3:59 PM
Dec 04, 2018
 |  BC Extra  |  Preclinical News

Yumanity reveals Parkinson's candidate as first compound from yeast platform

Yumanity Therapeutics LLC (Cambridge, Mass.) and colleagues used the company's yeast platform to identify inhibitors of the enzyme stearoyl-CoA desaturase-1 (SCD1) that could prevent α-synuclein toxicity in Parkinson's disease. The SCD1 inhibitors are the first compounds Yumanity has disclosed from its yeast discovery platform. The company plans to enter the clinic with lead SCD1 inhibitor, YTX-7739, in 4Q19 to treat PD.

In a paper published in Cell Reports Tuesday, the team showed that the SCD1 inhibitors decreased α-synuclein toxicity and increased cell growth in the yeast model. In a human induced pluripotent stem cell (iPSC)-derived neuronal model of α-synuclein toxicity, an SCD1 inhibitor increased survival compared with vehicle. The compounds rescued α-synuclein toxicity by reducing levels of unsaturated fatty acids, which the authors think prevented overexpressed α-synuclein from binding to membranes and disrupting lipid vesicle trafficking that leads to α-synuclein aggregation and neurodegeneration.

Yumanity Chairman and CEO Tony Coles and the late Susan Lindquist launched the company in 2014 based on the work of Lindquist, who had built a suite of yeast-based tools for finding targets related to protein misfolding. Lindquist was a professor at the Massachusetts Institute of Technology and former director of the Whitehead Institute for Biomedical Research. Yumanity's discovery platform involves engineering yeast to overexpress misfolded proteins that are known to play central roles in neurological diseases. The company then screens compound libraries in the yeast and looks for molecules that rescue cell growth. Hits can be tested to see if they rescue mammalian cells, or their mechanism of action explored in the yeast (see "Yeast on the Brain").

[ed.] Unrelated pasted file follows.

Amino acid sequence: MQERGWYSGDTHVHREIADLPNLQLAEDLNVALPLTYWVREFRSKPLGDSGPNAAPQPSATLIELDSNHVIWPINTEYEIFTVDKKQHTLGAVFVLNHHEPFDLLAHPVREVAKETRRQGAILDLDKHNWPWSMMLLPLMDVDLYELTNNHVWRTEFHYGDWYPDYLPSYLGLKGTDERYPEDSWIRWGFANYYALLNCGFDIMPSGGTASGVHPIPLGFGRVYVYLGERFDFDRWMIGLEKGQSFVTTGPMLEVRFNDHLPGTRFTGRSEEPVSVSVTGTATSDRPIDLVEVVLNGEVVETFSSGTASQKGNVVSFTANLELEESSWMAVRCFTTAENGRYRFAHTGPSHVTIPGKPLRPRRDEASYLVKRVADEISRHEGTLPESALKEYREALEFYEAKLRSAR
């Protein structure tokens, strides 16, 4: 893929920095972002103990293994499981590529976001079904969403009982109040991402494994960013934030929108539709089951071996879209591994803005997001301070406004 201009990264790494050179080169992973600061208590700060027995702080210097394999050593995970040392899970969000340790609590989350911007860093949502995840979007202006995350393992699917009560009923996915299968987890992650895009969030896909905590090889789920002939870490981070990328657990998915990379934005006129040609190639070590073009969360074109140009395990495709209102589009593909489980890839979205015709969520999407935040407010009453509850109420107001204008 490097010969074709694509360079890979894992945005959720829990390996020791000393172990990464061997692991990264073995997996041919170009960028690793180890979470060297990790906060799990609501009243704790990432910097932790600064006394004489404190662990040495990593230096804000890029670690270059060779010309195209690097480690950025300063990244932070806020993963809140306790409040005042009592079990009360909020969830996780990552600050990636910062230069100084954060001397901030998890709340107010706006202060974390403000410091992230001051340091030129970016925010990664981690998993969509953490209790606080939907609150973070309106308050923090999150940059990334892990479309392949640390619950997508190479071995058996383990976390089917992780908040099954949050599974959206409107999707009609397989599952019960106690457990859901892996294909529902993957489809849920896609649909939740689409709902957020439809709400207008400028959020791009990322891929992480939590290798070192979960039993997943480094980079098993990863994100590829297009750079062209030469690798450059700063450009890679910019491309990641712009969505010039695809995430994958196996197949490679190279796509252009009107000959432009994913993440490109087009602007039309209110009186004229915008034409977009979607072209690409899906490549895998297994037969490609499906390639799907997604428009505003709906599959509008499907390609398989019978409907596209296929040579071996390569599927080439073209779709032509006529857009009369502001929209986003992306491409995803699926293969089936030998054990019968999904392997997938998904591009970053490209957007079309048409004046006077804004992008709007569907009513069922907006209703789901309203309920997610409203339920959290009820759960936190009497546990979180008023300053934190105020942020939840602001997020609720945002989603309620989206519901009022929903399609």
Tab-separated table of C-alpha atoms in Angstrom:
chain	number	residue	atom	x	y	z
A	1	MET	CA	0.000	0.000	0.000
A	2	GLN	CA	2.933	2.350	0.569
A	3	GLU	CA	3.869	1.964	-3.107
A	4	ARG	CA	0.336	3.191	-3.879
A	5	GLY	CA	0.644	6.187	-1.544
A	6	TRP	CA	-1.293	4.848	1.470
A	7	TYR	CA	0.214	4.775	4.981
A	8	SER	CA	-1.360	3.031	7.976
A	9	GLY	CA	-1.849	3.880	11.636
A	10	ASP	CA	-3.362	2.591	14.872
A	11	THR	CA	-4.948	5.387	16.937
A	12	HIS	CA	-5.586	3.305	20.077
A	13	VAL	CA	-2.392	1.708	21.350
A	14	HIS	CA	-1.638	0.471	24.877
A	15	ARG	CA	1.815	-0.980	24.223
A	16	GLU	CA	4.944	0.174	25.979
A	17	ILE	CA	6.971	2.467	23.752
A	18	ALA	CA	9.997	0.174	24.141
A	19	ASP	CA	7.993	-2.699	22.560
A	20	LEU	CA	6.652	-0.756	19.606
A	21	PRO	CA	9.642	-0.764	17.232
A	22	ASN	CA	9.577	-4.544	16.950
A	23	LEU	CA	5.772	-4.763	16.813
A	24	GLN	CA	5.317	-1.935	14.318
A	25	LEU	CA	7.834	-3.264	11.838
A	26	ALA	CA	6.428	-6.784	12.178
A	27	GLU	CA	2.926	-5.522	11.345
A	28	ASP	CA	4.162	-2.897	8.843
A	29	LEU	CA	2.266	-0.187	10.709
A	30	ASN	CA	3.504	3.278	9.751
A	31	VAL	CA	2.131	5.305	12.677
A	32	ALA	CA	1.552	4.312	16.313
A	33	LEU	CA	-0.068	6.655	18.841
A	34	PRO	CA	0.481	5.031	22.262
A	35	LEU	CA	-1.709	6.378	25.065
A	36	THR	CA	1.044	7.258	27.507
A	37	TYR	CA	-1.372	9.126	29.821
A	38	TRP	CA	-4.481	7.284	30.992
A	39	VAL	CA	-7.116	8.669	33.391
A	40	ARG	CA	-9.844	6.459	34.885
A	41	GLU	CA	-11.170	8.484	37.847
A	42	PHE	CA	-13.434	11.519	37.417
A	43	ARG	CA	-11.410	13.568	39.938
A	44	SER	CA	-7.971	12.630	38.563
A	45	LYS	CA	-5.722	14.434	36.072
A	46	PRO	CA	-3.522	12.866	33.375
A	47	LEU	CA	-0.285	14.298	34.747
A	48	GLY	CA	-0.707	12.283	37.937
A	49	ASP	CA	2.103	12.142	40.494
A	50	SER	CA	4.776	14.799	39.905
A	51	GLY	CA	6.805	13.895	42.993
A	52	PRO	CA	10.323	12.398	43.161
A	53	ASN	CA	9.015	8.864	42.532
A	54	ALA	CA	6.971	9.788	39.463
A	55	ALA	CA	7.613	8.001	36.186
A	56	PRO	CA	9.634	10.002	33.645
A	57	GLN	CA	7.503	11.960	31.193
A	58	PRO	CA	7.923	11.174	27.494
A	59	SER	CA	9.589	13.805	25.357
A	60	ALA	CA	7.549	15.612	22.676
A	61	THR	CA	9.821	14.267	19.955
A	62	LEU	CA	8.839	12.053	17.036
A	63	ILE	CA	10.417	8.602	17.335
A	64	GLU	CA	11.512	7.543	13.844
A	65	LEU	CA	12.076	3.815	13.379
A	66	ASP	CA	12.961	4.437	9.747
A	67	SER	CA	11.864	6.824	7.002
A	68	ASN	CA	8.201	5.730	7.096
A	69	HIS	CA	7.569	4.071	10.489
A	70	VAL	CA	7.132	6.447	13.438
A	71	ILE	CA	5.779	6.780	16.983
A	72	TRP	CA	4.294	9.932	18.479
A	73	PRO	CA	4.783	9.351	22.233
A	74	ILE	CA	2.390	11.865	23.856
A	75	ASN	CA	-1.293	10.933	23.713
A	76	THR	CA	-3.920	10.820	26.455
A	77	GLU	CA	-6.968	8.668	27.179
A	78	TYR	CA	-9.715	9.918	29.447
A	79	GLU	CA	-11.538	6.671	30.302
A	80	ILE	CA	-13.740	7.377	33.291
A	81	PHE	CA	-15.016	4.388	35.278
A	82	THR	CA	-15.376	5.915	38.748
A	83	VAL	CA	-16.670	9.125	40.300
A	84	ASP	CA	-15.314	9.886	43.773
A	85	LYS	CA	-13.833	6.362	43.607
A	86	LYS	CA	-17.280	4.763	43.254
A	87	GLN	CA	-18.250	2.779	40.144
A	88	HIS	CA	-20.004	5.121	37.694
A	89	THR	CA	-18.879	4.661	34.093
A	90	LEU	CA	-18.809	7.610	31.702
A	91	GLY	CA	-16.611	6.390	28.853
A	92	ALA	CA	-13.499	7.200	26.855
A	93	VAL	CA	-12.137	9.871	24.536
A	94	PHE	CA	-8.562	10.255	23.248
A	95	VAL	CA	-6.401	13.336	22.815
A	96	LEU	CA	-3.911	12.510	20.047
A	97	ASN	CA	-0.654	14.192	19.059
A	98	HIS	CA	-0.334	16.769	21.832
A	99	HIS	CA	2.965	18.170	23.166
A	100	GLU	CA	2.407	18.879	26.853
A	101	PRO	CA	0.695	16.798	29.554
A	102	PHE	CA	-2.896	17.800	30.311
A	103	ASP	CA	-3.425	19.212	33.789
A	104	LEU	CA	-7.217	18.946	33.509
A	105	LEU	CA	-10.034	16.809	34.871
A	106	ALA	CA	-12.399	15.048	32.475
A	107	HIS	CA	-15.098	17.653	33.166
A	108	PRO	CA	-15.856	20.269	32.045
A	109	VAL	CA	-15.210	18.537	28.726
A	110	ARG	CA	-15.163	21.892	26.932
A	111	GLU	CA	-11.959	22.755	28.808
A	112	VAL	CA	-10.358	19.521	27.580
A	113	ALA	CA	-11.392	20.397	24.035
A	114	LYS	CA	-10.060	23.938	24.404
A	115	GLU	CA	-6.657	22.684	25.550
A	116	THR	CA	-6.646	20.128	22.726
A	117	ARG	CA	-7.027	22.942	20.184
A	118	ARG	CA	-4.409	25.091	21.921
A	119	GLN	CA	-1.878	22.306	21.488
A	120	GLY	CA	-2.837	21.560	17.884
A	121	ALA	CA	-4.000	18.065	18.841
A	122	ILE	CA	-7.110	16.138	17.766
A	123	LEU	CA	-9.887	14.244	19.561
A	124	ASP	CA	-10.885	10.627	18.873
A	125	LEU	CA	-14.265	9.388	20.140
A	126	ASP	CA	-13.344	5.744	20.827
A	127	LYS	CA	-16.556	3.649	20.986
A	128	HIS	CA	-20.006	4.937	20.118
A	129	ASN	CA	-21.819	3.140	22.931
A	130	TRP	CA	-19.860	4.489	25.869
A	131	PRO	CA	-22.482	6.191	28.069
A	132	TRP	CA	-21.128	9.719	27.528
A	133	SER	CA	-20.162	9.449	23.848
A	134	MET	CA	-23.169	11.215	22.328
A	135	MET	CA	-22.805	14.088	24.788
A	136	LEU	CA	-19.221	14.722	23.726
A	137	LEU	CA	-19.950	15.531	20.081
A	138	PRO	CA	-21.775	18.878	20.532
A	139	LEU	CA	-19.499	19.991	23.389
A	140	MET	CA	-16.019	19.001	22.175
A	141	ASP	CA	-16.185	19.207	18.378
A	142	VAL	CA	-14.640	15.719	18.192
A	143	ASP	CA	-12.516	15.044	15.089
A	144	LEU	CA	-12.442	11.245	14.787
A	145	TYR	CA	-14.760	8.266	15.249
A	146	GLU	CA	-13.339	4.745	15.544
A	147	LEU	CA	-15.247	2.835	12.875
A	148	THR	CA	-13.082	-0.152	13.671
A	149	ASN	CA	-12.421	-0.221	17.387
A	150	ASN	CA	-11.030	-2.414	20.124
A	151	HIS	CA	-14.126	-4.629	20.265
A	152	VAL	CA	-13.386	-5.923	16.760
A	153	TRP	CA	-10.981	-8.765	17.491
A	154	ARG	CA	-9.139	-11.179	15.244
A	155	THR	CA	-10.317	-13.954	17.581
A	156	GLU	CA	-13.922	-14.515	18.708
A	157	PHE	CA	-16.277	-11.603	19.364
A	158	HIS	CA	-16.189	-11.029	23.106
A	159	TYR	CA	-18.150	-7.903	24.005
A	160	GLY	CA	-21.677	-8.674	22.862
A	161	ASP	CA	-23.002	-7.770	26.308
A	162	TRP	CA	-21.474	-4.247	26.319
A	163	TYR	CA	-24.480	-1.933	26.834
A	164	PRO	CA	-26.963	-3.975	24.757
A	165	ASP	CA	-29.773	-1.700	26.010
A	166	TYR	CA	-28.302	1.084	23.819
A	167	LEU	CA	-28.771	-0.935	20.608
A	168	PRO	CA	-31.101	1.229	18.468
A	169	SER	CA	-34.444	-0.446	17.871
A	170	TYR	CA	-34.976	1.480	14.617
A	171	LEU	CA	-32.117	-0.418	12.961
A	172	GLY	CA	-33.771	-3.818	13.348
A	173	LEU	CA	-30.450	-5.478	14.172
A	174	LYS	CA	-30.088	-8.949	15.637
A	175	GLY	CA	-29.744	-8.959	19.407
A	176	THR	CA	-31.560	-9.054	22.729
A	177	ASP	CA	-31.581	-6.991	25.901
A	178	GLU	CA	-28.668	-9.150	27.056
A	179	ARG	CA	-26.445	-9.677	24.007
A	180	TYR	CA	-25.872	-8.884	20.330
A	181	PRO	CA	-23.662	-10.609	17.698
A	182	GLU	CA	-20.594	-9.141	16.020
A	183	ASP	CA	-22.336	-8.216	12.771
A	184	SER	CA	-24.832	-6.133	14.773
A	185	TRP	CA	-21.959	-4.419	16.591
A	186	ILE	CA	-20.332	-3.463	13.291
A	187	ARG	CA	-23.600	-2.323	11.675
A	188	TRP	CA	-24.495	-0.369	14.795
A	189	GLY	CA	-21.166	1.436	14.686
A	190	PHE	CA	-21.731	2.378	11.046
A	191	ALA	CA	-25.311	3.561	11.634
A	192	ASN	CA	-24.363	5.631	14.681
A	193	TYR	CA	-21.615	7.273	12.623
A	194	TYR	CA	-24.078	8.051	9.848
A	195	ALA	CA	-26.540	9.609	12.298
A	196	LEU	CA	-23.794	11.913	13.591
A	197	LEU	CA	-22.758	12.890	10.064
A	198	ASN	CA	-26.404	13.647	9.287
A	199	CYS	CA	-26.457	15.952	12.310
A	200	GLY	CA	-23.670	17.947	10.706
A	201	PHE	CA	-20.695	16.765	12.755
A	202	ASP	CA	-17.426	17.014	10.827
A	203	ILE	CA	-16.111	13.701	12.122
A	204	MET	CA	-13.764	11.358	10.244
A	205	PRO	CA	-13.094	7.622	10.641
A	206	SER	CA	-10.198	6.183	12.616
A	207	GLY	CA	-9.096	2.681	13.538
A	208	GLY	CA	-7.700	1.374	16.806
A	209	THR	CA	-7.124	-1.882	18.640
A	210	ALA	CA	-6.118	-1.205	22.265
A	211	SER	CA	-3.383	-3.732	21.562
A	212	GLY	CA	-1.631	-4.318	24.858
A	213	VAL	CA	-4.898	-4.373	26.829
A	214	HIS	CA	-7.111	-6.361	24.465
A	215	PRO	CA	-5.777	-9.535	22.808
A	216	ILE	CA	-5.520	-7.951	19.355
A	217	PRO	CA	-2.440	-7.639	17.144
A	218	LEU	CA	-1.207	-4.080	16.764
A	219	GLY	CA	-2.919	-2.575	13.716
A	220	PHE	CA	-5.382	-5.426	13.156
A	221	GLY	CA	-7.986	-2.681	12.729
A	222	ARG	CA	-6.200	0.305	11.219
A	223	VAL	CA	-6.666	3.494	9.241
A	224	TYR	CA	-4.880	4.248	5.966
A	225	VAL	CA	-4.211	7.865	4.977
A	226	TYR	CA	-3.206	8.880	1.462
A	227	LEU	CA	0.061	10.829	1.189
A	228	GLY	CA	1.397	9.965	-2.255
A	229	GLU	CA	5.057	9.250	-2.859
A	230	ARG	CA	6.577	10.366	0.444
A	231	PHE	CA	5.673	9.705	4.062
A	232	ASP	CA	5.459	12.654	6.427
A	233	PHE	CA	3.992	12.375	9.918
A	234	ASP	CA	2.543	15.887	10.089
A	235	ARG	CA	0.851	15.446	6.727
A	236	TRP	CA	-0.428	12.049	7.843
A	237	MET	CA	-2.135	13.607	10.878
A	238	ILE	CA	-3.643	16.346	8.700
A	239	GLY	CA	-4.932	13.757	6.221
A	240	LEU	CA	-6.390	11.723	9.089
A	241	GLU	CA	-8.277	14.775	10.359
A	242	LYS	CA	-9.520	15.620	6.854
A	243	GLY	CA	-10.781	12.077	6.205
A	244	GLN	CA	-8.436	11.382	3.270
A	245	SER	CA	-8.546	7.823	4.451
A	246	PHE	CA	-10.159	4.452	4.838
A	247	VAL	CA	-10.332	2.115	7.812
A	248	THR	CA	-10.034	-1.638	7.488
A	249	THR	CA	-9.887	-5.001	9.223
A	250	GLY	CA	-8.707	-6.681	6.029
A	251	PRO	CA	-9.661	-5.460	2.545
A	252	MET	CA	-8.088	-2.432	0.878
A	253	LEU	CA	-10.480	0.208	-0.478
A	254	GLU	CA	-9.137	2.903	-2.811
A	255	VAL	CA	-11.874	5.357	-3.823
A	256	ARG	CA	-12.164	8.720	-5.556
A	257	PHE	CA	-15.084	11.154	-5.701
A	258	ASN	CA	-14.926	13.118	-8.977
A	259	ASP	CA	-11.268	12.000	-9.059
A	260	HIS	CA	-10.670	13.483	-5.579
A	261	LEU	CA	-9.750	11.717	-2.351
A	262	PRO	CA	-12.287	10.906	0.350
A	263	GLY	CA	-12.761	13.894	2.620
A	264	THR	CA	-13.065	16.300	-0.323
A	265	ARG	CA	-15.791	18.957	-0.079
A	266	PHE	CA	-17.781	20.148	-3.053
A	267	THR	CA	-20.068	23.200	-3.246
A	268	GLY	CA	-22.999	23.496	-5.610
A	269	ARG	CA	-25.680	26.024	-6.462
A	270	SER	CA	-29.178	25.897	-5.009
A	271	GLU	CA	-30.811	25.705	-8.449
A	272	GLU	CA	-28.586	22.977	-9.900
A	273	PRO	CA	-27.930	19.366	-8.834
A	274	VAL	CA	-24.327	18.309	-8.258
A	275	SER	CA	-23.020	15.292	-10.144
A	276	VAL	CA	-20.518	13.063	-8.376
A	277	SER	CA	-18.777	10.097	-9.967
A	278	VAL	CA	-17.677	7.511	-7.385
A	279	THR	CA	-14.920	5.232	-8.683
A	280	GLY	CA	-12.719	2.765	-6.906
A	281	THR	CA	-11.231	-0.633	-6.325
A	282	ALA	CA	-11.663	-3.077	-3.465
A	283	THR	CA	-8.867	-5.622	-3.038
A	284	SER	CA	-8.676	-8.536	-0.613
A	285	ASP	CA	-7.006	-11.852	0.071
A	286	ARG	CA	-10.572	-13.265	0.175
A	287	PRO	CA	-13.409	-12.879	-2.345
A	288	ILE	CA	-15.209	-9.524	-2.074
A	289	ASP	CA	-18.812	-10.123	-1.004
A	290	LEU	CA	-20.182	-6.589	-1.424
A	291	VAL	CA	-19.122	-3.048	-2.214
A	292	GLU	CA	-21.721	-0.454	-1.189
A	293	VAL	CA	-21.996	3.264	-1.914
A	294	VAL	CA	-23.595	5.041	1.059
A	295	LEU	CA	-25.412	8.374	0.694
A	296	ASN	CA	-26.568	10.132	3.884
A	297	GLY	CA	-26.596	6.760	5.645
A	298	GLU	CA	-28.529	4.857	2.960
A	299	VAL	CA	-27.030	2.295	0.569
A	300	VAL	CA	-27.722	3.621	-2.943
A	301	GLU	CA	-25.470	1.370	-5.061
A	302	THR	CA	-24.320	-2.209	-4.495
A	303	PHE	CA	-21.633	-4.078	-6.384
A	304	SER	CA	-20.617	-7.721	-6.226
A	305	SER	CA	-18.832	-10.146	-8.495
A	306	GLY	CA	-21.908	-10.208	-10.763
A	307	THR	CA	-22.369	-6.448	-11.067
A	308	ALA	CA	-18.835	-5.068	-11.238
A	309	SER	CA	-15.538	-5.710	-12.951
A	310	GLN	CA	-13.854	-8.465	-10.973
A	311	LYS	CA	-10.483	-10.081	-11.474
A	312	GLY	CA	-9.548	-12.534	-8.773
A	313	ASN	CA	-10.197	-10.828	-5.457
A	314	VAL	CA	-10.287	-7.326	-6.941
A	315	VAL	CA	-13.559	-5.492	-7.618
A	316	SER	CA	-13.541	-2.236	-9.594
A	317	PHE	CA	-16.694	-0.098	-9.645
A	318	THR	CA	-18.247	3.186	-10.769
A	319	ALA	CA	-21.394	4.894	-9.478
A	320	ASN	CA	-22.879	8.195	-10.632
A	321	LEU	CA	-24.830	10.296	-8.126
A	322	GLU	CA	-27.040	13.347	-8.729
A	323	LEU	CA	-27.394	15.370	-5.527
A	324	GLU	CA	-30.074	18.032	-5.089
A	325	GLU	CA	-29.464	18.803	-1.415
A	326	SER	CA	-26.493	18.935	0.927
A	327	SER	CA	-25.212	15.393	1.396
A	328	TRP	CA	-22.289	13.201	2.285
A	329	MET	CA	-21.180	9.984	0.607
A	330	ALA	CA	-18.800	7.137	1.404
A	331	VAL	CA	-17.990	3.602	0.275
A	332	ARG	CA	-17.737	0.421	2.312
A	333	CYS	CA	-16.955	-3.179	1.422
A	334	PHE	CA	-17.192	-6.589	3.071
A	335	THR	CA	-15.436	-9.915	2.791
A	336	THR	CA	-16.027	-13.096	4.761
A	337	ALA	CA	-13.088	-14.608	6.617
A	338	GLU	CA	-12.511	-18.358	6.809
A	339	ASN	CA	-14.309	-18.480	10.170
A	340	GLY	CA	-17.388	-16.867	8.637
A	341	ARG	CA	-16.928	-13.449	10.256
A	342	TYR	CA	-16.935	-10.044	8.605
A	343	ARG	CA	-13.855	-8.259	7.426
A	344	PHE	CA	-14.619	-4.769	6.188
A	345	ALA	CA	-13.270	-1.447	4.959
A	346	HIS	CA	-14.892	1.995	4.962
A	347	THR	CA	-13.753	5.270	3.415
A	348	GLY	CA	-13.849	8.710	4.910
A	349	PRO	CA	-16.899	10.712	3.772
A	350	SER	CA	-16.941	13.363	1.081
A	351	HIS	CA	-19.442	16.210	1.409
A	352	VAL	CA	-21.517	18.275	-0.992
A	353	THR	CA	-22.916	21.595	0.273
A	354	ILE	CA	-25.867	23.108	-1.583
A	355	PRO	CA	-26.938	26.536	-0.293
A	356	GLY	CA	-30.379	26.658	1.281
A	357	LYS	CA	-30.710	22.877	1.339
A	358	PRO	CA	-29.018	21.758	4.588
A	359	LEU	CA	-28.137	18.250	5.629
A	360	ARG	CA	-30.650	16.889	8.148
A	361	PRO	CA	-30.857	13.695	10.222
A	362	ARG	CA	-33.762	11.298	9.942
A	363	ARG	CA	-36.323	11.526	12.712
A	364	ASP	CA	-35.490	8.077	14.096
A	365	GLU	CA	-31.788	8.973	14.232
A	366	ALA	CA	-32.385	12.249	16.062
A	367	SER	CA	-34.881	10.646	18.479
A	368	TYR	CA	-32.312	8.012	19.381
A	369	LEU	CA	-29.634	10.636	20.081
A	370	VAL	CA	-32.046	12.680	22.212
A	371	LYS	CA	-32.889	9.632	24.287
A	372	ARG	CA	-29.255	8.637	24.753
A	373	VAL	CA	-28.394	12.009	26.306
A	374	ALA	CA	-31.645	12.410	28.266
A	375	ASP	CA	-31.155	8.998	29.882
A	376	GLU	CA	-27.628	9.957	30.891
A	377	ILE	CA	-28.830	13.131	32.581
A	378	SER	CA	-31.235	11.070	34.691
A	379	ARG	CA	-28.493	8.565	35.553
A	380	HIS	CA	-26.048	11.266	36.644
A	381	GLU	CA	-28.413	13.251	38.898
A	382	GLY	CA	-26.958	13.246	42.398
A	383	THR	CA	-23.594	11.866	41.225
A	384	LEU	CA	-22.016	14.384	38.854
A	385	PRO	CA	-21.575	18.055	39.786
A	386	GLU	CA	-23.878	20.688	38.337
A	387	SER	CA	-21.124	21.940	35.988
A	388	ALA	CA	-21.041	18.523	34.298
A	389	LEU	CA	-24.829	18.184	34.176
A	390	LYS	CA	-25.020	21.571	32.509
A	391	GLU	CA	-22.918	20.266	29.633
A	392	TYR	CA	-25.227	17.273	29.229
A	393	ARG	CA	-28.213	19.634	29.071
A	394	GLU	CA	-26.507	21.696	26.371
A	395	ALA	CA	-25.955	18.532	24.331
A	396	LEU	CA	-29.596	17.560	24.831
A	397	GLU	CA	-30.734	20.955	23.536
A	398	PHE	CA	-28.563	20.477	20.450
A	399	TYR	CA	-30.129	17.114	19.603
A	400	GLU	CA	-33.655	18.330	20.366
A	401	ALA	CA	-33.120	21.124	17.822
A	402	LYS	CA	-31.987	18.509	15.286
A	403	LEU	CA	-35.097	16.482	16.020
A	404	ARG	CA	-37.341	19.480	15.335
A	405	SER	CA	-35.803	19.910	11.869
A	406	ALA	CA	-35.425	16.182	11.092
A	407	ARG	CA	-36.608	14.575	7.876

Author and Yumanity CSO Kenneth Rhodes told BioCentury the company plans to disclose additional targets emerging from its α-synuclein, apolipoprotein E epsilon 4 (APOE4) and other proteinopathy programs at a later date.

A second paper published Tuesday in Molecular Cell by Lindquist's colleagues at Harvard Medical School and Whitehead Institute supported the findings and connected SCD1 inhibitors with the unsaturated fatty acid oleic acid. The team found that yeast overexpressing α-synuclein also had increased levels of oleic acid, which increased α-synuclein toxicity. Inhibitors of SCD1, which produces oleic acid, decreased α-synuclein toxicity and increased cell survival in the yeast and in rat neuronal models and decreased phosphorylated α-synuclein in human neurons.

Rhodes said Yumanity is now collaborating with the Harvard team to advance the SCD1 inhibitors.

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